Twenty-seven new series on the five broadcast networks (three more than last year) will be vying for an audience this fall. There are still more new dramas (14) than sitcoms (11), but this is the most new comedy development in five years. There are also two new nonscripted entries: singing competition The X Factor on Fox and the comedic H8R on The CW.
ABC leads the pack with seven new series, followed by NBC (six), CBS and Fox (five each), and The CW (four), which is the most ever for the ratings-challenged outlet. Wednesday and Thursday have the most concentration of new series with seven each. Once again there is no new product on the wasteland that is Saturday.
To whet your appetite, here are six pivotal show rumbles.
Hawaii Five-O (CBS) Vs. The Playboy Club (NBC)
Hawaii Five-O , CBS’ rare revival success, faces NBC’s nostalgic The Playboy Club, no doubt another nod to Mad Men. But Mad Men is not a mass appeal hit, so you have to wonder if Playboy’s viewership will be loyal, but small. Since Hawaii Five-O tends to attract older demos, NBC is hoping Playboy will draw 18-49ers after lead-in The Sing-Off. Considering recent time-period occupant Harry’s Law was a modest hit, NBC should put Playboy somewhere else on the schedule.
The New Girl (Fox) Vs. The Ringer (The CW)
Perhaps no new comedy is better positioned than The New Girl, which stars Zooey Deschanel and enjoys the plum lead-out slot after Glee. After CBS passed on The Ringer, sibling network The CW pounced, committing to what could prove to be its most adult drama to date. Starring Sarah Michelle Gellar in a dual role, Ringer centers on a woman who assumes her twin sister’s identity after her (apparent) suicide. Rather than lead out of the vapid 90210, Ringer would be better served by a Gossip Girl pairing on Monday night.
Suburgatory (ABC) Vs. Free Agents (NBC)
Nestled between The Middle and Modern Family, Suburgatory has a real shot at winning over an audience. A family comedy stocked with familiar faces (Jeremy Sisto, Cheryl Hines, Rex Lee), its biggest hurdle may be the awful title. A few clicks down the dial lurks time-slot rival Free Agents, a smart, stinging comedy starring Hank Azaria as a newly minted divorced guy who hooks up with a co-worker (Kathryn Hahn).
Charlie’s Angels (ABC) Vs. The X Factor (Fox)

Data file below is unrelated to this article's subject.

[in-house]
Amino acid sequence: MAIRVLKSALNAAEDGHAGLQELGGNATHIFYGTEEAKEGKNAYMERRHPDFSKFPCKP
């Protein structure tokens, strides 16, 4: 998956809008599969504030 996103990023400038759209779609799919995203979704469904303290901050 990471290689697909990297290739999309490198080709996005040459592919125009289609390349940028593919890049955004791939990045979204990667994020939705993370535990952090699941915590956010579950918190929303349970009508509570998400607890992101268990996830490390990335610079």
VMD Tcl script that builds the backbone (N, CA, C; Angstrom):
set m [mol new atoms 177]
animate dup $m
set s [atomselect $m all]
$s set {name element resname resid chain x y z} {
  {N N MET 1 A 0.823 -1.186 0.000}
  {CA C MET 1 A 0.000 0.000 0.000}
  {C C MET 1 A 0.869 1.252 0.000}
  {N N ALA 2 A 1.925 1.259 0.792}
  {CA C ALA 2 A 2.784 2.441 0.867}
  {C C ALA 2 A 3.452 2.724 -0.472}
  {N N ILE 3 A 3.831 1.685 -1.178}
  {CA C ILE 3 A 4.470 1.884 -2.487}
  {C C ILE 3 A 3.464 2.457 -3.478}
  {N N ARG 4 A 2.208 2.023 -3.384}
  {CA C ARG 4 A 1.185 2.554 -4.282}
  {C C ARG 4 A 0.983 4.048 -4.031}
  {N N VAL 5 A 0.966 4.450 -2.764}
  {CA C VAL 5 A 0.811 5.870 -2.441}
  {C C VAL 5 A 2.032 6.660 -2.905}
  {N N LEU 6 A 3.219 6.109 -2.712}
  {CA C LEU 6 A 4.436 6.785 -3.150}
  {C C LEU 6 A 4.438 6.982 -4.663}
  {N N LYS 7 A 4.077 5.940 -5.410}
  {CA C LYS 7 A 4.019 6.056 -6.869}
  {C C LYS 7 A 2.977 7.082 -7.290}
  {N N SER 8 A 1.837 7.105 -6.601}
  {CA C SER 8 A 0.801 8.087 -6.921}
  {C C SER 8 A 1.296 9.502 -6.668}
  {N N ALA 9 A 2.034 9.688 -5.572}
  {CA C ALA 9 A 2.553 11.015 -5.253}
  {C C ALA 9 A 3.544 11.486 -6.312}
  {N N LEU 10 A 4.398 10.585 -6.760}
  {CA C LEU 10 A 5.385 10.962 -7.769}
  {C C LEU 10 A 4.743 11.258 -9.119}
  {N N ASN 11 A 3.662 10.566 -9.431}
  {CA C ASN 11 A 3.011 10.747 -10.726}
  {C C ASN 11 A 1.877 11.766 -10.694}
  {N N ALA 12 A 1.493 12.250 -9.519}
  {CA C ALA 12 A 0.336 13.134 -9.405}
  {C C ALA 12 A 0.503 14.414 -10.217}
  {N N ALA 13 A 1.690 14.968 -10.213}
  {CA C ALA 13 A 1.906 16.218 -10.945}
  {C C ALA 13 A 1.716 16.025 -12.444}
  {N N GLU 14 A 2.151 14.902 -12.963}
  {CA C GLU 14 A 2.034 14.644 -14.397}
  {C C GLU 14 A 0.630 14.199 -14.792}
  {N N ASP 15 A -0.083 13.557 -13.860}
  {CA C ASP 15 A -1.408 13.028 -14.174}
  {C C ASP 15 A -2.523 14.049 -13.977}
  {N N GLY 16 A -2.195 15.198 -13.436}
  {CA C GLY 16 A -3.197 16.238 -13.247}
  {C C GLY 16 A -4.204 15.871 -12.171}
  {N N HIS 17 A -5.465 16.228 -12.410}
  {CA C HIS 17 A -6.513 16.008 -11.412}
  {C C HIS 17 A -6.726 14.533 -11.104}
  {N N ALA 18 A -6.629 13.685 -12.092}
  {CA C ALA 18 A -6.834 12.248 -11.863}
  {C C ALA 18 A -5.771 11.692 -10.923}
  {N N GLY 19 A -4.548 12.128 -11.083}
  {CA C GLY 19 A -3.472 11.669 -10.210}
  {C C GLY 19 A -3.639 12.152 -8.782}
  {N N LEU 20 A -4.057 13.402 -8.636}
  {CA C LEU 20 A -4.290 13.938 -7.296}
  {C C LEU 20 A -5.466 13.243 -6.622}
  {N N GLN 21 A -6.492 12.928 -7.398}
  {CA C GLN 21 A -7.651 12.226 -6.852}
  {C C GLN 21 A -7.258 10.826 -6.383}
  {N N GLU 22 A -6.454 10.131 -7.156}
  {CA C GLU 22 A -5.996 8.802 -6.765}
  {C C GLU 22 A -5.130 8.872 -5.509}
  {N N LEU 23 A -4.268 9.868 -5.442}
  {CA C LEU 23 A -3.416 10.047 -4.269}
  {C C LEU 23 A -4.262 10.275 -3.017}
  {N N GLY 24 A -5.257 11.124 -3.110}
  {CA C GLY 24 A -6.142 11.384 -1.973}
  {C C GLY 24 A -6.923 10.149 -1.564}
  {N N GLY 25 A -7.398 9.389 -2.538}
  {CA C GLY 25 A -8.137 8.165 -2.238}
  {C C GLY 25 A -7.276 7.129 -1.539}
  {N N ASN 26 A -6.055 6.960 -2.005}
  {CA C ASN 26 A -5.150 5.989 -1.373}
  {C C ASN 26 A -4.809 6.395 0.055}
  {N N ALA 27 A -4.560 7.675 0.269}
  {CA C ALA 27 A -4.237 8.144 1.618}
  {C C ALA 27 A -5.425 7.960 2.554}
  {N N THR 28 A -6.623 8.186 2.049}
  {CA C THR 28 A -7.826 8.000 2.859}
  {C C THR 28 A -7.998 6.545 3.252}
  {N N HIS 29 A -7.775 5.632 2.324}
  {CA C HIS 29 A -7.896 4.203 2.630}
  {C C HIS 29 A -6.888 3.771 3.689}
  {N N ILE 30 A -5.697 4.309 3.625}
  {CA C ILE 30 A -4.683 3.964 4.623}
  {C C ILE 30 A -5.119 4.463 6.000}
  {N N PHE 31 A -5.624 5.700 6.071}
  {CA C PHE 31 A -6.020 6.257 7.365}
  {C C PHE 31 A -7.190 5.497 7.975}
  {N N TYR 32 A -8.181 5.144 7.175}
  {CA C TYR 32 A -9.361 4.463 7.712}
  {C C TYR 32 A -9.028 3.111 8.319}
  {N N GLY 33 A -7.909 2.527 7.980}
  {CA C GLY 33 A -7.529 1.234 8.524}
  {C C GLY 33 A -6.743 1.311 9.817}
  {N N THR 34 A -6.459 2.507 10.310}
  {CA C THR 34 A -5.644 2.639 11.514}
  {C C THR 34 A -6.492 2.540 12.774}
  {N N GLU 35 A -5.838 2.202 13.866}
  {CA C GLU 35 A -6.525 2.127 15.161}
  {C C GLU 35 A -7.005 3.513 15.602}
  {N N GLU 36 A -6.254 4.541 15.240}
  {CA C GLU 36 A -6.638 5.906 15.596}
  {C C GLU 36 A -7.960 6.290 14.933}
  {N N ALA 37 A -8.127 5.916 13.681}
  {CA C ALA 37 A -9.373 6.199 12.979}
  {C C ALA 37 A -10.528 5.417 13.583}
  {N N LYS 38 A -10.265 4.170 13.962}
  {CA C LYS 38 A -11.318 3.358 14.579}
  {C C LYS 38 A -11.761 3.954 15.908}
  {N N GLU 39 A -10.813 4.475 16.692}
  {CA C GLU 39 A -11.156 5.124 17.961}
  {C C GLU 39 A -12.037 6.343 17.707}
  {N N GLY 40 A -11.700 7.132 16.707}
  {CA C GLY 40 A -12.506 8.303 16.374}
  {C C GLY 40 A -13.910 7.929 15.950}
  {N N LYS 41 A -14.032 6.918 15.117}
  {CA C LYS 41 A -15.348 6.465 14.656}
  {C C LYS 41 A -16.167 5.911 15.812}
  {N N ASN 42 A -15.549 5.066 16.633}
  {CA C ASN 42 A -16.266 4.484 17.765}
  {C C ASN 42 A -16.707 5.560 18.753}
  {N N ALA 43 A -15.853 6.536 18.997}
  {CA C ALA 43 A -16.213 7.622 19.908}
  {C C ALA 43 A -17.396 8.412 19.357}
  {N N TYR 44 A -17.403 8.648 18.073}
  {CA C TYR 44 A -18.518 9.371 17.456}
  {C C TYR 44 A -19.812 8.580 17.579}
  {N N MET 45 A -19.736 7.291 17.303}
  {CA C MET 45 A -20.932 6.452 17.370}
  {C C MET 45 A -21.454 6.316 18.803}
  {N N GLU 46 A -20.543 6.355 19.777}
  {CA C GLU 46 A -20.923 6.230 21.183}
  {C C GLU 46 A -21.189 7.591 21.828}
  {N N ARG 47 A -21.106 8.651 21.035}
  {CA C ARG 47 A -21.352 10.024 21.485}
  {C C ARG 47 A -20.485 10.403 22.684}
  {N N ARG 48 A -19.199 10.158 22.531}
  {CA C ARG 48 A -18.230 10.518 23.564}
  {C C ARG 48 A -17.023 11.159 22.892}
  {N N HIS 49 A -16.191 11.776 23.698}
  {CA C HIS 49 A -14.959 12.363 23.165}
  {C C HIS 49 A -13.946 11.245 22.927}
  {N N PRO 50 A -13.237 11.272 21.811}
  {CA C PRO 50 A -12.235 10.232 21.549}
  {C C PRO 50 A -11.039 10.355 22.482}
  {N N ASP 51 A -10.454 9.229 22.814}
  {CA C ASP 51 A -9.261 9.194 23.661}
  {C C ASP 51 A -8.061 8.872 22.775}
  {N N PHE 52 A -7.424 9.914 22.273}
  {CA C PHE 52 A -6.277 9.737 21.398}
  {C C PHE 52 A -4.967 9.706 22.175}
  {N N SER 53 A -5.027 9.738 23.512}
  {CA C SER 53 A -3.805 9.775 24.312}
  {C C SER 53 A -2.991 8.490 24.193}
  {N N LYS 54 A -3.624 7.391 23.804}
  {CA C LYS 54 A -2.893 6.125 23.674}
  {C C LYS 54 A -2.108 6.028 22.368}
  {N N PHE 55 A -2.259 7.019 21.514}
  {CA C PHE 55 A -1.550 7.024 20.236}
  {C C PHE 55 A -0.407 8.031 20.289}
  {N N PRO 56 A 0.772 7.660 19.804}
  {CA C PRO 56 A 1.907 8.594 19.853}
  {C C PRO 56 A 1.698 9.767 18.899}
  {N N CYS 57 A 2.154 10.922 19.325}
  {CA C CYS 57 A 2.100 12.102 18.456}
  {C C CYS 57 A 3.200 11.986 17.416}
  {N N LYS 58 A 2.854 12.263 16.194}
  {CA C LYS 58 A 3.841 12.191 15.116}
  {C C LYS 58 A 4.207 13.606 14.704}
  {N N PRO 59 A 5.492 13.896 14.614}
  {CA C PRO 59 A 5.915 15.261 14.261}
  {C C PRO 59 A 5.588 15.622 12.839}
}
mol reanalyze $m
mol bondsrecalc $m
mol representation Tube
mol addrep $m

It’s the battle of beauty versus the Brit. Since Fox’s American Idol has never aired in the fall, the validity of a singing competition like The X Factor in fourth quarter is a concern. But there is only one Simon Cowell, and he has a built-in chemistry with wacky co-host Paula Abdul. Charlie’s Angels will certainly outdeliver short-lived fall 2010 occupant My Generation. Even so, viewers love a good singing competition, and Simon and Paula are a force to reckon with. There is every reason to think The X Factor will clip the wings of the three new angels.
A Gifted Man (CBS) Vs. Chuck (NBC)
After recent Friday failures, it’s back to the drawing board for CBS, which is hoping warm and fuzzy is the right combination with A Gifted Man, and its focus on a surgeon whose deceased ex-wife begins teaching him the meaning of life from the hereafter. Competing for the available audience is what NBC is billing as the final season of low-rated Chuck. Since NBC has no grand illusions of Chuck generating added interest in the low HUT-level Friday 8 p.m. hour, chances are A Gifted Man will hold an advantage—but it won’t be by much.
Pan Am (ABC) Vs. CSI: Miami (CBS)
Wags are calling Pan Am “Mad Men on an airplane,” and ABC’s nostalgia piece certainly looks the part of the Jet Age as it dawned. Trouble is, period pieces are always a hard sell, and if Pan Am is to work it’ll need a better lead-in than the badly worn Desperate Housewives. Heading into its 10th season on CBS, CSI: Miami still draws north of 10 million viewers each week. And with the Julianna Margulies vehicle The Good Wife at its back, CSI: Miami remains a threat.